In August, India’s government announced a scheme to increase dramatically the area of India producing palm oil, a product used in the manufacture of hundreds of consumer goods. It’s part of a $US 1.5-billion push for self-sufficiency in edible oils. It comes despite warnings from wildlife authorities about the impacts of large-scale conversion of forests and farms to plantations. Meanwhile, an Adani joint venture in palm oil has hit a road hump in its own push for expansion.
In August 2021, India’s Modi government launched a US $1.5-billion push to make India self-sufficient in edible oils, with a focus on increasing oil-palm plantations in the north-eastern states and the Andaman and Nicobar Islands.
PM Modi said palm oil constitutes 55 per cent of India’s imports of edible oils and that there was a need to change that situation. He announced a ‘national edible oil mission-oil palm’ (NEOM-OP) to provide raw resources as well as the technology to extract oil.
‘Oil-palm cultivation can be promoted in north-eastern states and Andaman and Nicobar Islands,’ Mr Modi said.
The move comes despite warnings about the impacts on biodiversity of converting large tracts of natural forests to plantations.
The Indian Express reported on interactions between the courts, relevant governments and expert bodies on the issue. In 2019, the administration of the Andaman and Nicobar Islands approached India’s Supreme Court seeking an end to the court’s 2002 ban on plantations of exotic oil palm in the archipelago. The Supreme Court, in turn, asked an expert body for its opinion. That body was the Indian Council of Forestry Research and Education (ICFRE), an autonomous institute under the Environment Ministry.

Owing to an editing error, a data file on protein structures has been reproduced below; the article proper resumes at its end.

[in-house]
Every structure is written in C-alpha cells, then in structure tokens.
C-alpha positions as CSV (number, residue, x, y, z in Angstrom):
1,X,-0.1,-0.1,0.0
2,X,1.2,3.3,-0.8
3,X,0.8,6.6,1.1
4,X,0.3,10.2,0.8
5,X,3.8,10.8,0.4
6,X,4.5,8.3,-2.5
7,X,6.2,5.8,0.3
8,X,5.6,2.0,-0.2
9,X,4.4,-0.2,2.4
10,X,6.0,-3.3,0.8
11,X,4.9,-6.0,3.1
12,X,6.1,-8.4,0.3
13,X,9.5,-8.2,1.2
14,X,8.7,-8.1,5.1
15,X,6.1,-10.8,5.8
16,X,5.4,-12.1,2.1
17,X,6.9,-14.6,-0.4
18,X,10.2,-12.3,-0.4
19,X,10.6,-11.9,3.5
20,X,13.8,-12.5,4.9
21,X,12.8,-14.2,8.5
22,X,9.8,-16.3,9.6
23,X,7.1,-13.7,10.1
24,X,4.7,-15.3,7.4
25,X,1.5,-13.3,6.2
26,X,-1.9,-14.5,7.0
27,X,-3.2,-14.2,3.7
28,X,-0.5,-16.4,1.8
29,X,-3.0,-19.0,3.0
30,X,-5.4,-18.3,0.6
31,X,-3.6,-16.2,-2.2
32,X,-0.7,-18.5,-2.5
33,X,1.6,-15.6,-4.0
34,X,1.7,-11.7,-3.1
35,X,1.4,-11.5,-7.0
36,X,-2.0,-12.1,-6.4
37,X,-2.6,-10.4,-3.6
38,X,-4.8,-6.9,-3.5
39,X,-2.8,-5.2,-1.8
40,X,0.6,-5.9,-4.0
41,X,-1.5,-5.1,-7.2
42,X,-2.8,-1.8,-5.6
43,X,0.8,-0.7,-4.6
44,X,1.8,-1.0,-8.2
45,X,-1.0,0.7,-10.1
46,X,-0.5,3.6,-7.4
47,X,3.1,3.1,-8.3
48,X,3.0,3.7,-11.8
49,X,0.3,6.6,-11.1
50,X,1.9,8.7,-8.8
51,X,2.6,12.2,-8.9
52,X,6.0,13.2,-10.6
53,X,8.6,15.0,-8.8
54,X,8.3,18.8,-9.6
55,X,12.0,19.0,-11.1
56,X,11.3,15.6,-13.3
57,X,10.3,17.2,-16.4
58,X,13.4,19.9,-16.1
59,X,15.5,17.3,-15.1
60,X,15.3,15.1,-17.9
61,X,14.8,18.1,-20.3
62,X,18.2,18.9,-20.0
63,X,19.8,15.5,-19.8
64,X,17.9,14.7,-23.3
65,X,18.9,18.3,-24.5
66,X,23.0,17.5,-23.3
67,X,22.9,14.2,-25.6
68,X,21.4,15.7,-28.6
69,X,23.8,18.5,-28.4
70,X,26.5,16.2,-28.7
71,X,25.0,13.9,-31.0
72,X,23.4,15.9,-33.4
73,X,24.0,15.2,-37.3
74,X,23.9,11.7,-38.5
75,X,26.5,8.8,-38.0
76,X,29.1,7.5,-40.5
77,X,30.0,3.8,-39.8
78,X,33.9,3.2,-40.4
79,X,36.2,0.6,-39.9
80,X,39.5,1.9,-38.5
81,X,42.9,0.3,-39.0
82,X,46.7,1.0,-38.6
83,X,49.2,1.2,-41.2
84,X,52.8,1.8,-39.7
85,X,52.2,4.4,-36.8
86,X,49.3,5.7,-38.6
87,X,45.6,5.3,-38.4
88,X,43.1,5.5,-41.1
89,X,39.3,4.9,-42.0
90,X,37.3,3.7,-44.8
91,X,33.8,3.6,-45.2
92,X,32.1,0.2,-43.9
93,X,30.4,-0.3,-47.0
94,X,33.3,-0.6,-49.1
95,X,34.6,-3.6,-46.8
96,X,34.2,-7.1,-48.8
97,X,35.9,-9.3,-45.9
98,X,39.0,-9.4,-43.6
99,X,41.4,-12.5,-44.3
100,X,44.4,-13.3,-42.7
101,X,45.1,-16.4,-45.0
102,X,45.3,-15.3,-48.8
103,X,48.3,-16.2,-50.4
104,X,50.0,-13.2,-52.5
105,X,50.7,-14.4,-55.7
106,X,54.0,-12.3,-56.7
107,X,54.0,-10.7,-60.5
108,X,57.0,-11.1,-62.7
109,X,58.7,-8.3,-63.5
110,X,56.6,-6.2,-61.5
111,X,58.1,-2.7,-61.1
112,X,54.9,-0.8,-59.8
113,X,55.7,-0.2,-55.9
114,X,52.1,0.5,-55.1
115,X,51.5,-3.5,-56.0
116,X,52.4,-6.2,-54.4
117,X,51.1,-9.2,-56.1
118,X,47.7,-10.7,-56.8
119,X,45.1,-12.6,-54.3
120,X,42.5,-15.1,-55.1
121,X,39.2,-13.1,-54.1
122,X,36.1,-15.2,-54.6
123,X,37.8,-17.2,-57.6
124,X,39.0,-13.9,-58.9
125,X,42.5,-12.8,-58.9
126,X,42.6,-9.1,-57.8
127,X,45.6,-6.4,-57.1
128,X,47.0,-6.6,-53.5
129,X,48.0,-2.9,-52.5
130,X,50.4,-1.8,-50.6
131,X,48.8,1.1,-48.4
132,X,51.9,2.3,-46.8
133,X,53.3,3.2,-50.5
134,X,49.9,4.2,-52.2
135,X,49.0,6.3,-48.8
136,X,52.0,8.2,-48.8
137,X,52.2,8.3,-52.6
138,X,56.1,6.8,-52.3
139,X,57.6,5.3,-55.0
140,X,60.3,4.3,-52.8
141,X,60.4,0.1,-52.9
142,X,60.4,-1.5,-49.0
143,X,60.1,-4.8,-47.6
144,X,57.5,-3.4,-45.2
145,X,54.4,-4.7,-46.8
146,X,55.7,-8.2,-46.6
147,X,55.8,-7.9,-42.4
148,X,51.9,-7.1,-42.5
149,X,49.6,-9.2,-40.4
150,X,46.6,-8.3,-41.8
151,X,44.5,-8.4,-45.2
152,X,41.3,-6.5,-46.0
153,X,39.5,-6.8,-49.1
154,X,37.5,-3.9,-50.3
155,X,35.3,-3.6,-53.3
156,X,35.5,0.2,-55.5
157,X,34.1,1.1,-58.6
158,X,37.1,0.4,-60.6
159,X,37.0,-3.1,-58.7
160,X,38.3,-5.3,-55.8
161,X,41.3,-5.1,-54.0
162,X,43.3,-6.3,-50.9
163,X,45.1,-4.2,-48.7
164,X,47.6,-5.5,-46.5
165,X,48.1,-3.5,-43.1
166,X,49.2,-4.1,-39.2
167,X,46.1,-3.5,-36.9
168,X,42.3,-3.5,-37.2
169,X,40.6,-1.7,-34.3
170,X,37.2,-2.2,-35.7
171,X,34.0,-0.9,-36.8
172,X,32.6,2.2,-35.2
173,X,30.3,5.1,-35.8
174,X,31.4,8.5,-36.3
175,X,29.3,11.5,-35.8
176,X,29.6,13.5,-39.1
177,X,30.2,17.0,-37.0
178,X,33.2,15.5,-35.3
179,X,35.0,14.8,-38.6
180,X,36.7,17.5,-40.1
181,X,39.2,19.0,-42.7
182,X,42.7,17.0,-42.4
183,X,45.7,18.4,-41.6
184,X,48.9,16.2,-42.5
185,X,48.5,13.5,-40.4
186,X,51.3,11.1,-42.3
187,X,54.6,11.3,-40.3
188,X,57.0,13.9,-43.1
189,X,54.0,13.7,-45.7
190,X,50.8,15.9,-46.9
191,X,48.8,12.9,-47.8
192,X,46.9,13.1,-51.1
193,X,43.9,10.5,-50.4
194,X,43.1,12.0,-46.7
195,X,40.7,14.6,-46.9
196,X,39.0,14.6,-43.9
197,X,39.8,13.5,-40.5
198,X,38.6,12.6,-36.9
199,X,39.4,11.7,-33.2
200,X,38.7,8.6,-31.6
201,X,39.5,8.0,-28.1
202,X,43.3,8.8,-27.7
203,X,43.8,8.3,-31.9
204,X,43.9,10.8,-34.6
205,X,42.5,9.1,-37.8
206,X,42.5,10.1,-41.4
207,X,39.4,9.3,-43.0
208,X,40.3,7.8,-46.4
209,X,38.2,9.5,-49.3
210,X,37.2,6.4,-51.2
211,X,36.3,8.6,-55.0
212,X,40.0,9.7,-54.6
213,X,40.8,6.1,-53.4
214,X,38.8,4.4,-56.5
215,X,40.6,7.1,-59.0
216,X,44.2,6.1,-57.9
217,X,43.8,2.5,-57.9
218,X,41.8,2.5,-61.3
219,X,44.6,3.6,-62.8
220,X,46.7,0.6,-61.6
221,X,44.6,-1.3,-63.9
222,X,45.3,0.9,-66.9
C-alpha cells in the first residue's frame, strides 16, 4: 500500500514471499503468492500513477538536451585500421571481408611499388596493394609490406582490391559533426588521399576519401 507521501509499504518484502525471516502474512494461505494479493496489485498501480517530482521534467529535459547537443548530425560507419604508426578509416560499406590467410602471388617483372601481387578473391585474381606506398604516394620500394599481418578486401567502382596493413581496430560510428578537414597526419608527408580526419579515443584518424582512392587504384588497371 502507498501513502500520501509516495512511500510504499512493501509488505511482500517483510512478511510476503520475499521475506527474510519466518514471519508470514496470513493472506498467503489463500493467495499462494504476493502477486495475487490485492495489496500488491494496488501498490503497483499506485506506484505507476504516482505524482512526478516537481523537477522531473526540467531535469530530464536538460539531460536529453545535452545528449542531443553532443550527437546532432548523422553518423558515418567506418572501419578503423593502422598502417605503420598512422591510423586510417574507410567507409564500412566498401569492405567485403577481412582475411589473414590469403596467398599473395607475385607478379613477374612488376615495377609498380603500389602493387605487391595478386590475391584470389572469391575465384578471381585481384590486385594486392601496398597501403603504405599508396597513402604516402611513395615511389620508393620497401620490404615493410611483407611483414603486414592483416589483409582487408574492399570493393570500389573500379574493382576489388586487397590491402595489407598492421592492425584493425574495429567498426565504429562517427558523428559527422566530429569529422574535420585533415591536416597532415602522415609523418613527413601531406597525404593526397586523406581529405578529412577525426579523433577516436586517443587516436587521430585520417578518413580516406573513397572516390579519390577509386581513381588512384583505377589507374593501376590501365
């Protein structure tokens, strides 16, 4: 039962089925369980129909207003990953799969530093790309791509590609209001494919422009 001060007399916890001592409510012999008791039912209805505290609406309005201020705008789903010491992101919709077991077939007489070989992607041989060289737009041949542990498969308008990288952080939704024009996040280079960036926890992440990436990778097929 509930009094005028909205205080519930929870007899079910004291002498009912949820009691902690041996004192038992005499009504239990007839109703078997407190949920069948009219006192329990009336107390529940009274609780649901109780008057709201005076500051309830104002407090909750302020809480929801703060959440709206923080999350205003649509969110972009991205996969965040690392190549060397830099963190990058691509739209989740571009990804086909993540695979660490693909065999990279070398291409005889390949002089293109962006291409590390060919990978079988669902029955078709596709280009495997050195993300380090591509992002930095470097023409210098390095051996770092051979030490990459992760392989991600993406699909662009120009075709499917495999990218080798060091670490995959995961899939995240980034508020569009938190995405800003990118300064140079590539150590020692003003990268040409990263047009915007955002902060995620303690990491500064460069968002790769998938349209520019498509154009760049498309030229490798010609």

In January 2020, ICFRE submitted its report recommending that introduction of oil palm ‘should be avoided’ in biodiversity rich areas, including grasslands, without detailed studies on its ecological impact.
However, it appears that subsequent machinations by officials from the departments of environment and agriculture are clearing the way for the plantations to proceed. An Indian Institute of Oil Palm Research (IIOPR) has taken up the cudgels on behalf of the industry.
The Andaman islands contain numerous species whose habitat could be severely impacted by the large-scale growth in plantations being pushed by governments. The island's endemic mammals include
- Andaman spiny shrew(Crocidura hispida)
- Andaman shrew(Crocidura andamanensis)
- Jenkins's shrew(Crocidura jenkinsi)
- Andaman horseshoe bat(Rhinolophus cognatus)
- Andaman rat(Rattus stoicus)
Pradip K. Saha, writing for The Morning Context, described how the alarm bells are ringing amongst wildlife experts and farming advocates at the prospect of an oil-palm juggernaut pushing through India’s islands and hinterland.
Meanwhile, a plan by Adani Wilmar to obtain hundreds of millions of dollars from shareholders for expansion of its business has hit a hurdle. Adani Wilmar is a joint venture between the Adani and Wilmar groups and is India’s biggest importer of palm oil. A proposed ‘initial public offering’ (IPO) by Adani Wilmar has been kept on hold by the markets regulator without disclosing the reason.
The Hindu has reported that the Securities and Exchange Board of India (SEBI) said in a recent disclosure pertaining to the Adani Wilmar offering that the necessary issuance was ‘kept in abeyance’.
A spokesperson for Adani Group said that the Group had not received any formal communication from SEBI with respect to the matter.
Adani Wilmar had proposed to use the proceeds from the IPO to fund expansion of its manufacturing facilities. It also looked to repay its borrowings and to fund strategic acquisitions.
Coinciding with an oil-palm push by the very pro-Adani government of India, it seems that Adani Wilmar does not want to miss out on the substantial benefits to the private sector that will flow from government largesse.